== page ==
Retro-fitting: ‘A tool to turn round a crisis’

Infill housing, which has become commonplace in older Hamilton suburbs, presents its own problems, Russ Rimmington says.

Russ Rimmington expects some opposition to his council’s proposal to retro-fit homes – but he challenges the naysayers to suggest something better.

“National and Labour have failed when it comes to housing. Retro fitting is a tool to turn round the housing crisis,” he says.

The Waikato Regional Council is considering a multi-million programme to future proof hundreds of homes.

It will be a feature of the council’s 10-year plan proposal and consultation on it will run through April when people will be able to make their submission online by visiting the website.

Rimmington says it is common sense to retro fit existing housing stock and provide families and tenants with a healthy environment which is not now available in hundreds of Waikato homes.

“People will be able to take some pride in their home.

“And it is a better option than demolishing the house and using the section for low quality apartments. I look at Hamilton and I question the quality of the large number of infill housing there and wonder what those houses will be like in 10 or 20 years.”

The regional council’s plan was outlined in a business case supporting a sustainable housing scheme which discusses retro fitting homes with insulation, double glazing, heating and ventilation.

It is estimated more than one in five – 22.7 percent – of Waikato homes are always damp and 18.1 percent have mould issues.

The figures are plucked from the last census and are slightly worse than the national average percentages – 21.5 and 16.9.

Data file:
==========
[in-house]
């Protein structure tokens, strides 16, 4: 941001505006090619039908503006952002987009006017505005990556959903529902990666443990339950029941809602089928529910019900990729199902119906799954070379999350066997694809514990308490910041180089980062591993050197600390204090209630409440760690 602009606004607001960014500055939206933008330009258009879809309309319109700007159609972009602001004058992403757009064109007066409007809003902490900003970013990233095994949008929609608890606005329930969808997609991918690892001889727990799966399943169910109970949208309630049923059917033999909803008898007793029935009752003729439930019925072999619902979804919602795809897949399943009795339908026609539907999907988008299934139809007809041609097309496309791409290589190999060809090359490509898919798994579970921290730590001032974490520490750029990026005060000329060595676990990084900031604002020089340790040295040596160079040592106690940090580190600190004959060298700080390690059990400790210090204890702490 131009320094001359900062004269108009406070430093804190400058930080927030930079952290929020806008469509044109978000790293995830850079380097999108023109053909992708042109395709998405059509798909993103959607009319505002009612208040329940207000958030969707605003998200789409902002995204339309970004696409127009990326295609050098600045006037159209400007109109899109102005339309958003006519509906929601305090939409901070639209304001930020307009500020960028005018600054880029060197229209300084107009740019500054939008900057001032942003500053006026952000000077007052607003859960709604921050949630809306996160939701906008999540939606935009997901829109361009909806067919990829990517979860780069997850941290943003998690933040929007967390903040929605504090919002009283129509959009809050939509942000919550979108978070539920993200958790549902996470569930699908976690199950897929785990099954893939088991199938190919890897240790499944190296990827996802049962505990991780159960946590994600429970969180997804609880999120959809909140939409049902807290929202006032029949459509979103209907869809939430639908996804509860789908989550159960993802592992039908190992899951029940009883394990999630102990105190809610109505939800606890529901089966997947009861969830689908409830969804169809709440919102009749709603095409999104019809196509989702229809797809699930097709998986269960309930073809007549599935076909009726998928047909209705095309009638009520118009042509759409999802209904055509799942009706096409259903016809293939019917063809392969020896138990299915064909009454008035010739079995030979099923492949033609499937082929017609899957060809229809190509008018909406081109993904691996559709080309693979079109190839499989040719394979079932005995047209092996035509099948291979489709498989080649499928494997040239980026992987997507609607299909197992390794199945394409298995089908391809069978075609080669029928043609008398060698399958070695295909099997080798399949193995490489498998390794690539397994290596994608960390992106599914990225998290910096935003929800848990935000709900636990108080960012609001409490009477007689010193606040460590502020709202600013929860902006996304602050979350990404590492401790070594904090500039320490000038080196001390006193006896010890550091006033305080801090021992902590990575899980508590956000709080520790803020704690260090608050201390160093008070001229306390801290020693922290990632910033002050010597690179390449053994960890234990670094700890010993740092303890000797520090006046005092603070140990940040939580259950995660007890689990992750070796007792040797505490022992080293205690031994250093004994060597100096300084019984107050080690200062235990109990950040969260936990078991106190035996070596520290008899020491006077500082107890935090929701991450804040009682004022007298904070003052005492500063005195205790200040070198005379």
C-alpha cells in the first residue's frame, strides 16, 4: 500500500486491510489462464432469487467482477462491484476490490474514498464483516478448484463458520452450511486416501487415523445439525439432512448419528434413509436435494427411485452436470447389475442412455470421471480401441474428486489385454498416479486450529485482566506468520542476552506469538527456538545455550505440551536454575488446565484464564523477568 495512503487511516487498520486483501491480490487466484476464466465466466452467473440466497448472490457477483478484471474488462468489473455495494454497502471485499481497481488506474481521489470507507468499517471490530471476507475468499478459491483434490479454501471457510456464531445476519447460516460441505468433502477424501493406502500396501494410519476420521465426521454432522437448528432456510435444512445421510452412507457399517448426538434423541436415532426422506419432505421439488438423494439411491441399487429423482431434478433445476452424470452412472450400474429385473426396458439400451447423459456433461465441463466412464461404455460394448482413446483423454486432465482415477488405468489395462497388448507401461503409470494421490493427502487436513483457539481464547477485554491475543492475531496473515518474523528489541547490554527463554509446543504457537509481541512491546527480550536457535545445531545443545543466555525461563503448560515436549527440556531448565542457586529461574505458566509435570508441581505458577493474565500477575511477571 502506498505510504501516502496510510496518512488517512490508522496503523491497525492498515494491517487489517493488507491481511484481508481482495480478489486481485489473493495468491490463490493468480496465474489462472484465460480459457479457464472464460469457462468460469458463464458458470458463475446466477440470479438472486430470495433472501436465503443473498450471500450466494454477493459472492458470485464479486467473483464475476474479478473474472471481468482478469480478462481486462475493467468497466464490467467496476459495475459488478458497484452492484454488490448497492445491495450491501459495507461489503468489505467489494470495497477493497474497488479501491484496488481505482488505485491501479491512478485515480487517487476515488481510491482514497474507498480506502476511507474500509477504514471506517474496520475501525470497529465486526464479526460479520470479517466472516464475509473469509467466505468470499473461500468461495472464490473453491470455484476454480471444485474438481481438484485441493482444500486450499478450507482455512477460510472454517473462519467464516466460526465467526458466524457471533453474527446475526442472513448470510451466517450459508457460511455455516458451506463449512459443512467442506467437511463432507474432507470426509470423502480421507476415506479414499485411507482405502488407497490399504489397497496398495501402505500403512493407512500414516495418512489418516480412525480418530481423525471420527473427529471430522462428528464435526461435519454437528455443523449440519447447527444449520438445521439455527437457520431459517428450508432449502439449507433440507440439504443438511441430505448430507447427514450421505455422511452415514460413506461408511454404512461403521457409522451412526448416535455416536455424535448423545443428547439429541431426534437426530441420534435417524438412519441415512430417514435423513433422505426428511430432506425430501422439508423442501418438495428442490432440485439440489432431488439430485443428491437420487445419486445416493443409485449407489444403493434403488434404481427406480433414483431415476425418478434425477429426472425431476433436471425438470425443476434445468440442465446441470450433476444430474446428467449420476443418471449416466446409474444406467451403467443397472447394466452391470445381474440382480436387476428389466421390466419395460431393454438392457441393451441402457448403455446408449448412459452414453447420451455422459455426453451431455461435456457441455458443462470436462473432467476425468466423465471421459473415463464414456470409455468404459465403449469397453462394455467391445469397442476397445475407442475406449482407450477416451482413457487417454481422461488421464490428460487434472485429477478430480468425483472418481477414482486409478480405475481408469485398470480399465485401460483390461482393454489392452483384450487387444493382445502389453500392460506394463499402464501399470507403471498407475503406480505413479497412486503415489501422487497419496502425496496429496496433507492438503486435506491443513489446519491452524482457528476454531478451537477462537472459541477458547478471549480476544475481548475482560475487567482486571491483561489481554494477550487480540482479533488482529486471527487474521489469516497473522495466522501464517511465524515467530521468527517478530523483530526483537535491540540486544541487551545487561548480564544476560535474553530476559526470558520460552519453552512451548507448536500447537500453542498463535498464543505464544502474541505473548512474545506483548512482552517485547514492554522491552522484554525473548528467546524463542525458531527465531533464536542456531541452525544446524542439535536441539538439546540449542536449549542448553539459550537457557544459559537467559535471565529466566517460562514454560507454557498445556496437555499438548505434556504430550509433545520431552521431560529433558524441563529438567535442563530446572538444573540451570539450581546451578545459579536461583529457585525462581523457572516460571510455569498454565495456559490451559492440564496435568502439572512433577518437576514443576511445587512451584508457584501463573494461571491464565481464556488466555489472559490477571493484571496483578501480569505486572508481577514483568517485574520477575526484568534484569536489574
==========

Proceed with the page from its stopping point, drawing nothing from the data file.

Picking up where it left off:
The Health Ministry says cold, damp, crowded homes can increase the risk of respiratory issues and other preventable health conditions, such as rheumatic fever and skin infections.

It says there is strong evidence, nationally and internationally, of improved health outcomes resulting from warmer and drier homes.

“Improving housing is also an equity issue, with Māori and Pacific families being over-represented in low-income households in areas of poorer quality and crowded housing,” the ministry reports on its website.

The Science Learning Hub – Pokapū Akoranga Pūtaiao – quotes the Asthma and Respiratory Foundation NZ reporting 700,000 New Zealanders have a respiratory illness – at an annual cost to the taxpayer of $5.5 billion.

Russ Rimmington

In December Statistics New Zealand’s Housing in Aotearoa report said rental houses were more likely to be damp and mouldy, leading to serious physical and mental health effects.

It linked poor housing to serious health effects.

One in six houses reporting mould patches larger than an A4 sheet of paper. Just over half of those who lived in cold, mouldy homes had worse mental health issues than those who lived in warm dry homes.

They were more frequently sick with colds and cases of flu, and had higher rates of asthma.

That equates to more time off school for sick children, and more time off work for those employed.

The evidence showing the impact of third-world conditions in New Zealand houses on the country’s health budget is overwhelming.

In early 2019 another report said “preventable injuries and hospitalisations due solely to poor housing conditions in New Zealand” could be costing more than $145 million a year in ACC claims and hospital costs.

A study found homes that were damp or mouldy were a factor in more than 35,000 nights in hospital – at a cost of $35 million.

Russ Rimmington told the News that ensuring affordable homes for young people was one of the country’s biggest challenges.

“Owning your own home was part of the New Zealand DNA,” he said.

He said the barriers went beyond house prices and extended into compliance costs and section costs.

He was unhappy with the impact of the Resource Management Act and how the costs of it flowed down.

“People can’t get into rentals and we have them living in motels.”

He said it was the regional council’s role ot assist.

“Banks are not big on lending for retro fits and some people may not qualify,”

He said the project was not solely aimed at easing social deprivation.

He believes it could also help put a break on the rural drift to Hamilton from communities like Tokoroa and Tokaanu.

“It’s a drop in the ocean – but it’s a start.”

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